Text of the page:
Italian Greyhounds are not generally known as the most biddable breed of dog and training can prove to be quite a challenge, particularly for new dog owners.
Italian Greyhounds are curious, intelligent little dogs who can be surprisingly willful but with the right approach training your Italian Greyhound can be very rewarding.
Italian Greyhounds are sensitive dogs and do not respond to being treated harshly. We recommend that you use positive reinforcement training techniques such as clicker training where the dog is rewarded for good behaviour not punished for getting something wrong.
And it is never too late to start, even with an older dog. Your vet may be able to recommend a good training class, or speak to other dog owners in your local area.
House training Italian Greyhounds can be tricky. Some are a dream and others can be more trying. You need to be prepared for the worst if you are thinking of bringing an Italian Greyhound into your home.
There is lots of different advice on how to house train a dog. One method is simply to never let your dog pee or poop inside. This is a labour intensive training method as it means that you have to anticipate when your dog might need to potty and then send them outside but it is generally worth it if you are able to carry it through!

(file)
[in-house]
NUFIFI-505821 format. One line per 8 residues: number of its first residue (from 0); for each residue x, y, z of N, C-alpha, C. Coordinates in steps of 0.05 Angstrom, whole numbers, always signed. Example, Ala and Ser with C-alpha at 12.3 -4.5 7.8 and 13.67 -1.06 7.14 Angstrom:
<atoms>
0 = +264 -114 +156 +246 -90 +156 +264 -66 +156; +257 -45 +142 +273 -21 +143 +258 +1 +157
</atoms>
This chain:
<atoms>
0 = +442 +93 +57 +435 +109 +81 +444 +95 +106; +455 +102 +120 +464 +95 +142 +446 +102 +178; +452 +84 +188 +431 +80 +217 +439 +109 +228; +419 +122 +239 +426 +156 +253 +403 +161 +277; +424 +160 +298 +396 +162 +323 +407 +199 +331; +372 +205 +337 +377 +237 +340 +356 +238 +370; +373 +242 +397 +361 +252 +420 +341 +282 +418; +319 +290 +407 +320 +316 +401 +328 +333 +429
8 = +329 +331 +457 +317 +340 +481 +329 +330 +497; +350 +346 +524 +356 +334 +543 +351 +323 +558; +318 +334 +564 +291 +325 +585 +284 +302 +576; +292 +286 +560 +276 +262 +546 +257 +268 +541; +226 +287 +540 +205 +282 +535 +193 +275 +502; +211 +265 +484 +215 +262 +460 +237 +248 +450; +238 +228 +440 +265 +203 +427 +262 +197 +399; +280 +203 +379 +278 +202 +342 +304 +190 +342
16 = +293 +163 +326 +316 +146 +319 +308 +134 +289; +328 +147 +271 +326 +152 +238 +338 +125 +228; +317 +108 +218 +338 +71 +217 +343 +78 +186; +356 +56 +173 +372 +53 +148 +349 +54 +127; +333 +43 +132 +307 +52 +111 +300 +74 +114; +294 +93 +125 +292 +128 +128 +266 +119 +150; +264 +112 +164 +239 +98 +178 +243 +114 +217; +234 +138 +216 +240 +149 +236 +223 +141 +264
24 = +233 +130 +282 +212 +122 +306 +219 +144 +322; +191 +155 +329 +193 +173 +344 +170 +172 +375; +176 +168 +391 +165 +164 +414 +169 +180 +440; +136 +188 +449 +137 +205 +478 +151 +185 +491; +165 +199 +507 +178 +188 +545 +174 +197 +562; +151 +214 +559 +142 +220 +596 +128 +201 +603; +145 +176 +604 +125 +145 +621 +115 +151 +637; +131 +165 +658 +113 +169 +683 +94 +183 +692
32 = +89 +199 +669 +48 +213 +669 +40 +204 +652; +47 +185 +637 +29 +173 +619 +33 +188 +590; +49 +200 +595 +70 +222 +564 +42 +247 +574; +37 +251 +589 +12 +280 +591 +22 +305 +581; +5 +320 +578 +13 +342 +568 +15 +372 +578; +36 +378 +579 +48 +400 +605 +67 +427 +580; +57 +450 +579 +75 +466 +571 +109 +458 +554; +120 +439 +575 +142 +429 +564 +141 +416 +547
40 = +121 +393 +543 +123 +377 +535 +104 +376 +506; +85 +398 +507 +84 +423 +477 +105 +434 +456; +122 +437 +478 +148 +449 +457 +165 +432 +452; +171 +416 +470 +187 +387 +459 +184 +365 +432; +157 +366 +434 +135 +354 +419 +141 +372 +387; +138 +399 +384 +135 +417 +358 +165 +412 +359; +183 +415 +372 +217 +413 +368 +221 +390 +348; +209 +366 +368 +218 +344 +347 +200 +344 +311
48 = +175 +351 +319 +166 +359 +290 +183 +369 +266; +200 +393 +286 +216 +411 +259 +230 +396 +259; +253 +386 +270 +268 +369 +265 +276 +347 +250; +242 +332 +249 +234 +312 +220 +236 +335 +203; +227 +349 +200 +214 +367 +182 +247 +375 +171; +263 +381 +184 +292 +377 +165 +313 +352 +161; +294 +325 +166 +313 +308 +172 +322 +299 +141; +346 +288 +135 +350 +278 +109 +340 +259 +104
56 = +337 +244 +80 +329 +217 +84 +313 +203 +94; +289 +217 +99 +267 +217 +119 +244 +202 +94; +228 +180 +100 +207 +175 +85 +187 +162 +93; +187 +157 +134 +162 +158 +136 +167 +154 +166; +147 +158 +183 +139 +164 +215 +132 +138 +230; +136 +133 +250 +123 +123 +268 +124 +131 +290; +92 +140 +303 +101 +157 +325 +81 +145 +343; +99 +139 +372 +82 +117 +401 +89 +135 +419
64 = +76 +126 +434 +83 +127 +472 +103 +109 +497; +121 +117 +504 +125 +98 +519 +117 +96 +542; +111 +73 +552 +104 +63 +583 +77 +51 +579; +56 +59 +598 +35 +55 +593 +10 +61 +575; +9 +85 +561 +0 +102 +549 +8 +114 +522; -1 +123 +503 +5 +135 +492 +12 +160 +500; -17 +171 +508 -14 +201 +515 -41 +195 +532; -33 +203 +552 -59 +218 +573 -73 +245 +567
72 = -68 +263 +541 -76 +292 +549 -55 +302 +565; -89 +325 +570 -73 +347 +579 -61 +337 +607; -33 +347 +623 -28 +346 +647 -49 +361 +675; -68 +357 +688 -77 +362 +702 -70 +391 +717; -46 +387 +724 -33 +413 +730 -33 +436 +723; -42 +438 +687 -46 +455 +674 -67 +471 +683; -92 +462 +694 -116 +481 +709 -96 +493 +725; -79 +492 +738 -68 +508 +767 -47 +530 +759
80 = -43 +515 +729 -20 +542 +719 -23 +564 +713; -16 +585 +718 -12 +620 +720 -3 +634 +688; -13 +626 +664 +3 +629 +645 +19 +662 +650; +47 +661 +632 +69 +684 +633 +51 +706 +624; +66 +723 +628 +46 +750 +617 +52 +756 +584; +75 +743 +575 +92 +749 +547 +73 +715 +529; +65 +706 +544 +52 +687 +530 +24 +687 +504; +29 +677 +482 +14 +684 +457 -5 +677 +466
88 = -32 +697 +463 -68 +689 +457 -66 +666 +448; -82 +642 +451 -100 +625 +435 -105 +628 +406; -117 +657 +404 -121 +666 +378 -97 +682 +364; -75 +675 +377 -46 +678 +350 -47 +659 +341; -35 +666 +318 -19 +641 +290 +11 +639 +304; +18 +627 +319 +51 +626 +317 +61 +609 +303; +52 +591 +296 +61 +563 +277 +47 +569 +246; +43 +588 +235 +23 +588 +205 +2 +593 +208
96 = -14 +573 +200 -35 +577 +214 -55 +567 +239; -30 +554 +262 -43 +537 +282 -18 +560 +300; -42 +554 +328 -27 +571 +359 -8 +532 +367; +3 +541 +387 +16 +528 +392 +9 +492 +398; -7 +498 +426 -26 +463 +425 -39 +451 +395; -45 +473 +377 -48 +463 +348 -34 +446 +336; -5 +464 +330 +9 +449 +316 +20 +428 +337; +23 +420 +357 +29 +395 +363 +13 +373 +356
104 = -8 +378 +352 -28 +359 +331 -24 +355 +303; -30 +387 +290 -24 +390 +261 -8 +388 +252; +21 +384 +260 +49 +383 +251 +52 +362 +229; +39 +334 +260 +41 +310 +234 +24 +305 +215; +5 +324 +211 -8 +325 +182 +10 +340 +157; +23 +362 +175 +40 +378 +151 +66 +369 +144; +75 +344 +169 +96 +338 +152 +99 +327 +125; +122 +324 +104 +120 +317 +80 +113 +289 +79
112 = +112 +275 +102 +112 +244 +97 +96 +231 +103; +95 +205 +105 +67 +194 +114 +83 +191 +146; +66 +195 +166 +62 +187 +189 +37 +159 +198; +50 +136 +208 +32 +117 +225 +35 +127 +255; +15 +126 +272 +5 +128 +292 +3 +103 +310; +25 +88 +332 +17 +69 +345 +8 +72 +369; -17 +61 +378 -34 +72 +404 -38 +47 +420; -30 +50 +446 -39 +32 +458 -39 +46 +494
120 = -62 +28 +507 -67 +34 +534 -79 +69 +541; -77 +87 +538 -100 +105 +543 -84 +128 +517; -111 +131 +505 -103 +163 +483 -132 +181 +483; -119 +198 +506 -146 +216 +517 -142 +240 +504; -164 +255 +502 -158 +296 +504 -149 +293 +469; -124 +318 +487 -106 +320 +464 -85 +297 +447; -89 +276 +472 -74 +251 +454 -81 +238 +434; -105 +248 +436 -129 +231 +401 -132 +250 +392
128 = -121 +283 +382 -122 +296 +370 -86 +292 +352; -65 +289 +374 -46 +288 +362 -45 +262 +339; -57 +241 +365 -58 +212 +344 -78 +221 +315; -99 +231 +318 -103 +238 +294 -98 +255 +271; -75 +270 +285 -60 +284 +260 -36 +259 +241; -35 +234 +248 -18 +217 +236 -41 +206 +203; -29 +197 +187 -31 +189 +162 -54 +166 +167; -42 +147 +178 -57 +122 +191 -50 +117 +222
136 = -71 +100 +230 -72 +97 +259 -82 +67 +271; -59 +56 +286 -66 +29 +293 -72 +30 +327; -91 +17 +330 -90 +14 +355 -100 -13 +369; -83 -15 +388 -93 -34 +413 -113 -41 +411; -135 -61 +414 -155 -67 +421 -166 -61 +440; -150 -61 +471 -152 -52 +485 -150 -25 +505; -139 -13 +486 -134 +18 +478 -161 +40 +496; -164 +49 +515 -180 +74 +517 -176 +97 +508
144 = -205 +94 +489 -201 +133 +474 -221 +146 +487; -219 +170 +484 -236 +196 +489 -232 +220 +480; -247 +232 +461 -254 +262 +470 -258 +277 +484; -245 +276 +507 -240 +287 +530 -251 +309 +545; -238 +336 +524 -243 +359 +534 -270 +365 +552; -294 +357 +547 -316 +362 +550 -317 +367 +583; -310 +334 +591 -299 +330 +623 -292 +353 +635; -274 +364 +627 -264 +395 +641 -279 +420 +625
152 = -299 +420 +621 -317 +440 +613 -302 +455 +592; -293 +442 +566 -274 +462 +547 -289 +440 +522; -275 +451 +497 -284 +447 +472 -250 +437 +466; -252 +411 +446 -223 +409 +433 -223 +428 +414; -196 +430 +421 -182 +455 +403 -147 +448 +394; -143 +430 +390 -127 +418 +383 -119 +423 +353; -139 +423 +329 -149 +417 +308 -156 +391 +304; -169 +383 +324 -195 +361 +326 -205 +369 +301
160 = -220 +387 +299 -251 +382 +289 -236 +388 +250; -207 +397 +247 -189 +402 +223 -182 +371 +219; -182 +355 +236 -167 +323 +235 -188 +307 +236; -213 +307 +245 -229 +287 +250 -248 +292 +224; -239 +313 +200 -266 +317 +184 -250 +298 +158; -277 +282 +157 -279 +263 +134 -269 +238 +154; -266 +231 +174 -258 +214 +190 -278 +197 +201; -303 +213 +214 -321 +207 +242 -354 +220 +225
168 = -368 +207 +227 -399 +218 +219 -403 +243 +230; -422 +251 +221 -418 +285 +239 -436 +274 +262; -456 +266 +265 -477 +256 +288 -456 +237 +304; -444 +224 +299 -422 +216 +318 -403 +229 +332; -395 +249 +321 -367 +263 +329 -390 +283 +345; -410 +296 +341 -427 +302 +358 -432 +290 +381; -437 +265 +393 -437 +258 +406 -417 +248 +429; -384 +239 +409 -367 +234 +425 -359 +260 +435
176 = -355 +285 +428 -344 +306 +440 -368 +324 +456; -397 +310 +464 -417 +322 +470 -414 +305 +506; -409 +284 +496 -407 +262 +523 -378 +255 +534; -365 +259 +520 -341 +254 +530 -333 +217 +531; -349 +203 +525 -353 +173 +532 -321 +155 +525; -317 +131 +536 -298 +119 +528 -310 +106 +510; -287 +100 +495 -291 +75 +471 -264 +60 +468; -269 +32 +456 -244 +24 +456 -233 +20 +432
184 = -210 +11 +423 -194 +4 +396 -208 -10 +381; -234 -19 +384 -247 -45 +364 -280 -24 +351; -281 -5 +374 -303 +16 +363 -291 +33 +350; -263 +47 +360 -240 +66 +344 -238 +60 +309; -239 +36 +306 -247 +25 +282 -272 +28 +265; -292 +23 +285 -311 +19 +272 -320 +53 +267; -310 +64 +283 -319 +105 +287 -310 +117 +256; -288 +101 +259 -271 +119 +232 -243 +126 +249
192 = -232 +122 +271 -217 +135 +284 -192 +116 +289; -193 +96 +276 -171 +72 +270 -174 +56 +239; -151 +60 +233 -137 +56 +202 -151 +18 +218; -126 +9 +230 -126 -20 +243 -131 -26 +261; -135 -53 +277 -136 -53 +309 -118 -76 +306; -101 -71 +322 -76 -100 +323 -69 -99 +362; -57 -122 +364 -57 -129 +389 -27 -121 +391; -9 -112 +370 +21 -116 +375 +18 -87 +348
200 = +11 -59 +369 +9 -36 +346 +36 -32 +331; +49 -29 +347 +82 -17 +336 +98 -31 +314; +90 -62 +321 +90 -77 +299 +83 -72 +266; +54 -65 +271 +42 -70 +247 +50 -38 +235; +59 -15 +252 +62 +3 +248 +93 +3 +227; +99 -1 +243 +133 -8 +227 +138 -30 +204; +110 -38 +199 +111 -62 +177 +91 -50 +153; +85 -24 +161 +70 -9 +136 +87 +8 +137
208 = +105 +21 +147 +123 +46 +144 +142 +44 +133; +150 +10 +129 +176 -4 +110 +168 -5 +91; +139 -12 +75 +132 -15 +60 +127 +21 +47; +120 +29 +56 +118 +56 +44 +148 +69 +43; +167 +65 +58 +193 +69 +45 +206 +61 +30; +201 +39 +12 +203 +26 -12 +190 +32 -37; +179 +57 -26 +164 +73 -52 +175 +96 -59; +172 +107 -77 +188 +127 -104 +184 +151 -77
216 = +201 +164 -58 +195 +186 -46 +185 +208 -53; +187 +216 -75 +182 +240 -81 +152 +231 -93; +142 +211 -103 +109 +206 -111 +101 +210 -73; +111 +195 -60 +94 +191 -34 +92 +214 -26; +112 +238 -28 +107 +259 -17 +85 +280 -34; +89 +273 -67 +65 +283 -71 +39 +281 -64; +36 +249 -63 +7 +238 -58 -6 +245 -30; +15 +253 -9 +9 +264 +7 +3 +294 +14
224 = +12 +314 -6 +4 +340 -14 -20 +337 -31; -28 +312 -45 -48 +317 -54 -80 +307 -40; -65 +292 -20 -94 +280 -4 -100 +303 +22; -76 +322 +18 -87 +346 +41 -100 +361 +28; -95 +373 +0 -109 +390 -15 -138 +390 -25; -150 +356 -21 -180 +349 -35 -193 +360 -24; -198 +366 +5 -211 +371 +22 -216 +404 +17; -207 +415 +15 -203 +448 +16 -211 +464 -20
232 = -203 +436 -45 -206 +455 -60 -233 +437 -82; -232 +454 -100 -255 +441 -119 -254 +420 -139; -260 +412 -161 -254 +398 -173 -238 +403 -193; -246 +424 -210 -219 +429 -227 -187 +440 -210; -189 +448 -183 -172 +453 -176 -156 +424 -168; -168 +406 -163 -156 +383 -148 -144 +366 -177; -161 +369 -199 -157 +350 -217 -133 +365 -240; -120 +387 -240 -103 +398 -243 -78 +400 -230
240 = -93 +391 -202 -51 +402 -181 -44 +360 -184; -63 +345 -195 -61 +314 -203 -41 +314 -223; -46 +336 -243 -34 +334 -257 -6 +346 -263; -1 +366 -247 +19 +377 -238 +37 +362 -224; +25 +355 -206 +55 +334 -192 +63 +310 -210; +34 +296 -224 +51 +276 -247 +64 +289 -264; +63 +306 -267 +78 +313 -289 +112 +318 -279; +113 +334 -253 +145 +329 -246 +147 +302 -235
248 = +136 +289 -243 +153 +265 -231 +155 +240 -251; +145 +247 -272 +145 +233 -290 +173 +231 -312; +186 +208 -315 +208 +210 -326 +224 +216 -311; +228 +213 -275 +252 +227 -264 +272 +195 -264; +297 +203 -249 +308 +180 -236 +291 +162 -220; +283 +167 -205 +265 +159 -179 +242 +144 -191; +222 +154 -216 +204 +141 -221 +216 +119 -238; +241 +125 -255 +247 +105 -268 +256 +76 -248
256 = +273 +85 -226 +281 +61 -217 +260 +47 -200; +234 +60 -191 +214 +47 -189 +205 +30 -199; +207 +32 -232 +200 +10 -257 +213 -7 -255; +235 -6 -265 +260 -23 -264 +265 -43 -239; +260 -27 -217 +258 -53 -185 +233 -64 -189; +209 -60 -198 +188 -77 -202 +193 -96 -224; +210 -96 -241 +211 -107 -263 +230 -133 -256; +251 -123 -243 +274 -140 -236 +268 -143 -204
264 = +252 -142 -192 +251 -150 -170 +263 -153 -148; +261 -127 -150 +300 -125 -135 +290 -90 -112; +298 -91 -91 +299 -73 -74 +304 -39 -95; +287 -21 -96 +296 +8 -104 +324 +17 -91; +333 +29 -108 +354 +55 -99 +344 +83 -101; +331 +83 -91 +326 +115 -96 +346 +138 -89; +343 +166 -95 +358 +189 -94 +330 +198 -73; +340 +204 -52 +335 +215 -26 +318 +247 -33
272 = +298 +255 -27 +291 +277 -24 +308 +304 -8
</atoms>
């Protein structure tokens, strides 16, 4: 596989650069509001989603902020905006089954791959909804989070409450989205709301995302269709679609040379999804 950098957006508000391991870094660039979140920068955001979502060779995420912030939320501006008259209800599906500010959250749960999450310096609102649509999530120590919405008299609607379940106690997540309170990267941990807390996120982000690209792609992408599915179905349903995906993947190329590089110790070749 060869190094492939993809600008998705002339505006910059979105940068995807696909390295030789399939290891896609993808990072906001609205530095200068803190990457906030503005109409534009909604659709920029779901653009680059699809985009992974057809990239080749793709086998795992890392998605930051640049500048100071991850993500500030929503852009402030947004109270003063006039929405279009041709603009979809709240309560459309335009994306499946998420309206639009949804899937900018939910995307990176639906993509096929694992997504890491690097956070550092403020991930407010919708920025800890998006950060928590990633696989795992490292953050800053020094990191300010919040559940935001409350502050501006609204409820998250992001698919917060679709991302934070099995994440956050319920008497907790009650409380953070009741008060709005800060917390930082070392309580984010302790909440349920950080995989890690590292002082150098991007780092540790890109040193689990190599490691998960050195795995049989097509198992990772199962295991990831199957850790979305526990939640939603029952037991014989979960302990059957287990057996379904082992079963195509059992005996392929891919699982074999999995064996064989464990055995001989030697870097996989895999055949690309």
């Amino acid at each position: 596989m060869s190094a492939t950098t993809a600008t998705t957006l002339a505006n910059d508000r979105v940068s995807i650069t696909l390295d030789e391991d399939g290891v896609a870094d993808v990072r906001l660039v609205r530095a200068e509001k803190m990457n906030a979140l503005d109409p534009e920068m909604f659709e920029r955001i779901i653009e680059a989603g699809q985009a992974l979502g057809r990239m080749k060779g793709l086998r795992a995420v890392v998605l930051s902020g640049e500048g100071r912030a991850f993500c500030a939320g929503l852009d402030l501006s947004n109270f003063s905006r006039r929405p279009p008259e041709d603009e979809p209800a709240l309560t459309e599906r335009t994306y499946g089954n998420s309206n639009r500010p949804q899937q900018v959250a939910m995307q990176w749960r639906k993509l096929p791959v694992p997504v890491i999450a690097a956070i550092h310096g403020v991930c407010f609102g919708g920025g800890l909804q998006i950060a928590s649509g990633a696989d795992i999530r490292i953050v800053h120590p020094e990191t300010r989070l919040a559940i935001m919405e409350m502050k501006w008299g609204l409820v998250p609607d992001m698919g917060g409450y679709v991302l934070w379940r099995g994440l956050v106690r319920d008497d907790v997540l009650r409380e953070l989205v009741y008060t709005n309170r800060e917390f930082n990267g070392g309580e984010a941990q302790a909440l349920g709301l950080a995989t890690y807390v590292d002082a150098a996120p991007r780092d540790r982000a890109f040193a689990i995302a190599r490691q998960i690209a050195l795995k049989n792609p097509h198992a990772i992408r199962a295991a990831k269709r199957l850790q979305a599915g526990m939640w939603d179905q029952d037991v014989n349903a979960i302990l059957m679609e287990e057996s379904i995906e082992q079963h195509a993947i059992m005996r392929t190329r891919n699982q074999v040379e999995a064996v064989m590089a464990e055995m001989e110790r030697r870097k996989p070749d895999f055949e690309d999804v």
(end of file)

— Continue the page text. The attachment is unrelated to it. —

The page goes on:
A dog usually needs to potty on waking up (whether from a night’s sleep or an afternoon nap), when he/she has just eaten, and after he/she has done anything ‘exciting’ like a play session. As you get to know your dog you will also be able to anticipate better when he /she may need to pop outside!
Training an Italian Greyhound to be relaxed and comfortable in a crate is something we recommend to all Italian Greyhound owners. A crate is the safest way to transport Italian Greyhounds in a car as a loose Italian Greyhound is at risk of serious injury if you were to have an accident.
The safest place for your Italian Greyhound in a car is in a crate secured on the back seat. Most modern cars are designed so that the boot crumples on impact so we don’t recommend that you travel your dog in your car boot.
Please note that we do not condone crating any dog for long periods of time.
An Italian Greyhound needs to be trained to stay in a crate – it would not be fair to just put them into a crate, shut the door and expect them to like it.
There are many good training books available that describe sensitive methods to crate train your dog, gradually building up the length of time spent in the crate without causing distress to your dog.